General George Marshall reads out the famous letter of condolence that Abraham Lincoln wrote to Lydia Bixby about her five sons who died during the American Civil War before he sends the order that Ryan must be sent home.
In the actual Bixby letter, only two of Mrs Bixby's sons had died in the battle, while one deserted the army, one either deserted or died a prisoner of war and the last survived the war and was honourably discharged.
4. Vin Diesel's part was specifically written for him (and he was paid a measly sum)
Steven Spielberg saw Diesel's independent film Strays - his lead acting debut which he also directed, wrote and produced - and had the role of Caparzo written just for the little-known actor.
Due to not being a well-known name (he would go on to voice the Iron Giant and star in Pitch Black and The Fast and the Furious over the next three years), Diesel was paid $100,000 for his work.
3. War veterans couldn't finish the film because it felt so real, PTSD counsellor visits rose
Many veterans of World War II and the Normandy landings stated it was the most realistic depiction of combat they had ever seen, and some veterans of D-Day and Vietnam had to leave before they'd even finished the opening scene.
Visits to post traumatic stress disorder counsellors rose after the film's release and counsellors advised "more psychologically vulnerable" veterans to not see the film.
While dubbing the film in German, one of the actors - a veteran of the Normandy invasion - dropped out as he couldn't deal with the emotional realism of the film and had to be replaced.
2. The legendary opening scene was filmed on the fly
Steven Spielberg shot the Omaha Beach battle over a four-week period and claimed that none of it was storyboarded in advance.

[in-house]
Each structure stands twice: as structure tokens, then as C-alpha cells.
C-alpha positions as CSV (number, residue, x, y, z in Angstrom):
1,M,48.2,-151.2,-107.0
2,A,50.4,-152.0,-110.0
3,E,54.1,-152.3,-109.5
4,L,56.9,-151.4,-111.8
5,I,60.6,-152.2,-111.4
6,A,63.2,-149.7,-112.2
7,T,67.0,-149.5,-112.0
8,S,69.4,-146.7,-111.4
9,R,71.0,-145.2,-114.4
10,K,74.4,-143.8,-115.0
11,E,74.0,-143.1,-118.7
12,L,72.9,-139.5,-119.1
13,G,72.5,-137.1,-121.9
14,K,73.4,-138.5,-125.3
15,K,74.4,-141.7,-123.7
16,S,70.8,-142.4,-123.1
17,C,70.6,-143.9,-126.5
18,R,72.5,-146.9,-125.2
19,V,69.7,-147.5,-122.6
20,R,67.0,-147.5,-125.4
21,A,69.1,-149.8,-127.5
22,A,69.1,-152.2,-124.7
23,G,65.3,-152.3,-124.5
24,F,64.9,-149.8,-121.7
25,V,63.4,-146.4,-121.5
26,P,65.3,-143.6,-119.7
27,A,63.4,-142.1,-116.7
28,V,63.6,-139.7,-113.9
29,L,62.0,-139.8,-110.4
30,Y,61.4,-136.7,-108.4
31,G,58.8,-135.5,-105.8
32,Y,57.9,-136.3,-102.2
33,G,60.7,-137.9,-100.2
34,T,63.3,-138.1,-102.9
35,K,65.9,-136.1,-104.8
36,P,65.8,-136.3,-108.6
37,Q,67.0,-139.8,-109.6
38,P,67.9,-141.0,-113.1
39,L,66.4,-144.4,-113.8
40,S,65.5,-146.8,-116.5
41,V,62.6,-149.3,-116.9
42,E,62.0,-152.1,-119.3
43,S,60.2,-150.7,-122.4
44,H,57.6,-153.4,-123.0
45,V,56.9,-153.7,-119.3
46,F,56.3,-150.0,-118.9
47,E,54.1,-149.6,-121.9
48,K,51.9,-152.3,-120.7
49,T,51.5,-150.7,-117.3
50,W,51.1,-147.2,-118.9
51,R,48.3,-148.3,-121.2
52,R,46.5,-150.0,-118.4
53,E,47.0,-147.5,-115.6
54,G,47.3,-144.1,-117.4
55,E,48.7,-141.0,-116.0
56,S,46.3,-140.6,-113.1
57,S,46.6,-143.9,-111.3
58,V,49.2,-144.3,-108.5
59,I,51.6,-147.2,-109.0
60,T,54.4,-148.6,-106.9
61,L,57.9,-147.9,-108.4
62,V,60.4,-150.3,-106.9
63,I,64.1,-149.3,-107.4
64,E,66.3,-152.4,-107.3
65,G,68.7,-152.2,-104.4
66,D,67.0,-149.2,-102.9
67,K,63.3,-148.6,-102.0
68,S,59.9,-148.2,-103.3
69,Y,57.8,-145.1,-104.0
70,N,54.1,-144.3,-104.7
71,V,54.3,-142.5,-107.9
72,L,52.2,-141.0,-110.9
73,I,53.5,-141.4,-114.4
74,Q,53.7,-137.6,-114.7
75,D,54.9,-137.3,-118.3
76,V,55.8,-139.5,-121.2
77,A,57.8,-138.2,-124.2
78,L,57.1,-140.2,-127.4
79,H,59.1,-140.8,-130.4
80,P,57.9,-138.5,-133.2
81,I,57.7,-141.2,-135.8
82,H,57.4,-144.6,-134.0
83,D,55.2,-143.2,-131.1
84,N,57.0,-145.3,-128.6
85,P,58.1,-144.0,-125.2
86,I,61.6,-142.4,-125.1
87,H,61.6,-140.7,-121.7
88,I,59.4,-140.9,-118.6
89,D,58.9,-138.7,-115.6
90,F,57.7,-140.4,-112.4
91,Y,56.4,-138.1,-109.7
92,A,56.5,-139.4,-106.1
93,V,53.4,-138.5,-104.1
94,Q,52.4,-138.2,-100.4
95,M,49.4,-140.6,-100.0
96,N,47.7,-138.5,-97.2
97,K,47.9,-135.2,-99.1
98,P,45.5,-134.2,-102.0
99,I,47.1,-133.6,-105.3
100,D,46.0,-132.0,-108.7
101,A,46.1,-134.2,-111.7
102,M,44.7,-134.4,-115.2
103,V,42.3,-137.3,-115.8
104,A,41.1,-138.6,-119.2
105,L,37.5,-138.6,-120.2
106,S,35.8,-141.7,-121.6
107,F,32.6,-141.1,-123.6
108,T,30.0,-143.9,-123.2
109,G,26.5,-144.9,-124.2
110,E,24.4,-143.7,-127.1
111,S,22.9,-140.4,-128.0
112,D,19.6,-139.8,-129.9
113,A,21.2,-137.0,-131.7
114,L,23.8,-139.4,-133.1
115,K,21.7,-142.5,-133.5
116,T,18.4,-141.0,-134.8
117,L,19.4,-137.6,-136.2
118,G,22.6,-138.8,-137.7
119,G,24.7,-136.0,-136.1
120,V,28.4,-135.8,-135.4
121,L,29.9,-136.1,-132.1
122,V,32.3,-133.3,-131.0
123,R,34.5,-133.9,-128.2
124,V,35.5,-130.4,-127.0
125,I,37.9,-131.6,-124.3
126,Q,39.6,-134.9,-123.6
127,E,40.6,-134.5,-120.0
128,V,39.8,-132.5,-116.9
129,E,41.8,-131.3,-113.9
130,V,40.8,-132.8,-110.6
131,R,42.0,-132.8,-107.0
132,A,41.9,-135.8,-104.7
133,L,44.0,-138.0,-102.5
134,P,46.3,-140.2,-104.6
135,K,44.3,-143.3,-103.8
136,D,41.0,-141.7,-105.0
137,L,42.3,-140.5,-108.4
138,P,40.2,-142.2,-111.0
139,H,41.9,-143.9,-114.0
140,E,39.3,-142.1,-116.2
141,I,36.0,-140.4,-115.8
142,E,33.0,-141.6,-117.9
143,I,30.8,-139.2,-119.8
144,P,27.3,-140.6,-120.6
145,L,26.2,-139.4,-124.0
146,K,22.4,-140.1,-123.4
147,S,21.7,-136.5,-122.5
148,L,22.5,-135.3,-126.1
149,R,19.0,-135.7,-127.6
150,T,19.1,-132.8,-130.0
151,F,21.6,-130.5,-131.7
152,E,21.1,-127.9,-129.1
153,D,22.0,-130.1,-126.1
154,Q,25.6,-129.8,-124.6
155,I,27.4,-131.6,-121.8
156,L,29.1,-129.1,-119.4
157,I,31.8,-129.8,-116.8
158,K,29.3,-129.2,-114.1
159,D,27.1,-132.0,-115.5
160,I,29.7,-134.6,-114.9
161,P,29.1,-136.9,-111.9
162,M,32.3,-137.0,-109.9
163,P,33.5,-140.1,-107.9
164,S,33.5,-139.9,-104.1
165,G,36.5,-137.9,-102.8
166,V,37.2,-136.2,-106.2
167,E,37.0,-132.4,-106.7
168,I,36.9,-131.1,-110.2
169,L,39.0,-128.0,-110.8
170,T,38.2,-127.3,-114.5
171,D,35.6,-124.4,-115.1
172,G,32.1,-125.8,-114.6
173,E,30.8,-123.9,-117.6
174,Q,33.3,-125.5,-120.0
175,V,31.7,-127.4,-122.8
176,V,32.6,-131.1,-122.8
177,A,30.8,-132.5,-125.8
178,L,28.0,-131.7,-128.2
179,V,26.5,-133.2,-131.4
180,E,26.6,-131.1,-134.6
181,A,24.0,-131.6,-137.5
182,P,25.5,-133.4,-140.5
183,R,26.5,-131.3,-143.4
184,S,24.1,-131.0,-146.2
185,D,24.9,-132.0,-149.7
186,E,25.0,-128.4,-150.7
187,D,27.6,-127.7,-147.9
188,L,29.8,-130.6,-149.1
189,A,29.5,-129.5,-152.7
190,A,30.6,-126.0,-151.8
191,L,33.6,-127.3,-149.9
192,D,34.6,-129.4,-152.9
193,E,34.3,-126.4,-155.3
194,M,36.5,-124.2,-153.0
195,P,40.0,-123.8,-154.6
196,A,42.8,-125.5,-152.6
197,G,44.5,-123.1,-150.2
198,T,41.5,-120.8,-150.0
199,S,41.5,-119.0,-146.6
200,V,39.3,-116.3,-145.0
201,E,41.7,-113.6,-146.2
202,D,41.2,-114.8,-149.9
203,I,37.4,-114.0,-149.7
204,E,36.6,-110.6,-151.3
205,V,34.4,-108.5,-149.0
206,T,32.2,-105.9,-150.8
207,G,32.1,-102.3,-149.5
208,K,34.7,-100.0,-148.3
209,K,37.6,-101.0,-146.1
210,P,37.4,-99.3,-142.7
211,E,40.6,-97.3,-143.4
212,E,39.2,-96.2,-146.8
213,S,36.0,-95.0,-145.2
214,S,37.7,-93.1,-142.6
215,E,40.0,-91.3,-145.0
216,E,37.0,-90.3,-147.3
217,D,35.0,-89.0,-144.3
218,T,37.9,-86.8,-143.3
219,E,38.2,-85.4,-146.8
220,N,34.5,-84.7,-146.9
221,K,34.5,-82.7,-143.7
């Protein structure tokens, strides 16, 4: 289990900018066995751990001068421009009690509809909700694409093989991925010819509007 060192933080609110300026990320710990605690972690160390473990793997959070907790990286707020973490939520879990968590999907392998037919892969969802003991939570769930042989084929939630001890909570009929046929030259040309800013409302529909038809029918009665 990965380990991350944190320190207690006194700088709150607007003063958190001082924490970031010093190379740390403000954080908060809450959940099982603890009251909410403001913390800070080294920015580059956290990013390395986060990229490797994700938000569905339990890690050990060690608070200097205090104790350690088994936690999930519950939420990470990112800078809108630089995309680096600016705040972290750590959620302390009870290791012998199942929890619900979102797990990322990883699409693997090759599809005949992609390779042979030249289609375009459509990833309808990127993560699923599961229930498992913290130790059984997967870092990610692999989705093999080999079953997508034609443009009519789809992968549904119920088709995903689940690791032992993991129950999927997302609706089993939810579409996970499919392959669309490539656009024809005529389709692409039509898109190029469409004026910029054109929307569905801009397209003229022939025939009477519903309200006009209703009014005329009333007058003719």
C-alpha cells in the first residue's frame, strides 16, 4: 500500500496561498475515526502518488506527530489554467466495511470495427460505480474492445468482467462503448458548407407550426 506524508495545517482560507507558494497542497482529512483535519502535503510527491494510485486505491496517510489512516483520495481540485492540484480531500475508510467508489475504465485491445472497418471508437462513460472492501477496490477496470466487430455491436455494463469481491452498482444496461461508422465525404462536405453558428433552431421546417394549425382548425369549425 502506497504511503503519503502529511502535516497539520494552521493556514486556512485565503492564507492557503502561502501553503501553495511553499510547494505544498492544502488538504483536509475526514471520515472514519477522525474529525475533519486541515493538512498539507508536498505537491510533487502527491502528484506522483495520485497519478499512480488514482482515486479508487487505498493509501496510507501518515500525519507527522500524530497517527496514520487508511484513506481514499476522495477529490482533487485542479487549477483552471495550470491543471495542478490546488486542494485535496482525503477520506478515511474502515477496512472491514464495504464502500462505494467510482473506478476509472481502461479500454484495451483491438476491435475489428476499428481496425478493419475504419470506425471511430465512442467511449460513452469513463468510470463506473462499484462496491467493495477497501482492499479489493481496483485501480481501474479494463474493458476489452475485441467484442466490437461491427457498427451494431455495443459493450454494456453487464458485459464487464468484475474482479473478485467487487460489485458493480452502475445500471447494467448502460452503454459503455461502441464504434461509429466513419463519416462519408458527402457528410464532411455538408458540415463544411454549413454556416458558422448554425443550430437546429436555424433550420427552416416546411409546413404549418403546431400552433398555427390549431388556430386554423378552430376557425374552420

Up to 1,000 extras, some of them were members of Irish Army Reserve, while 20-30 of the extras were amputees who were given prosthetic limbs to simulate soldiers having their limbs blown off, plus 1,000 detailed dummies made by prosthetics experts to litter the beach.
All of this cost $11 million to shoot and used 40 barrels of fake blood.
1. All the main actors (except Matt Damon) had to go through a gruelling week-long boot camp
All of the principal actors, except for Matt Damon, underwent an intensive six-day army training boot camp before shooting, instructed by technical advisor Dale Dye.
All the actors would have to refer to each other by their character names, while Dye called them 'turds' and made them do intensive exercises in soaking wet conditions.
Having previously been trained by Dye on Forrest Gump, Tom Hanks knew what to expect and found the experience enjoyable; meanwhile, the rest of the actors found it too arduous and voted to quit.
Hanks was the only one among the group to vote to continue, and as his vote counted the most (being the lead actor and everything), the actors were obligated to complete the training.
Matt Damon was given a pass by Spielberg so that the other actors would resent him and would convey that resentment when the cameras were rolling.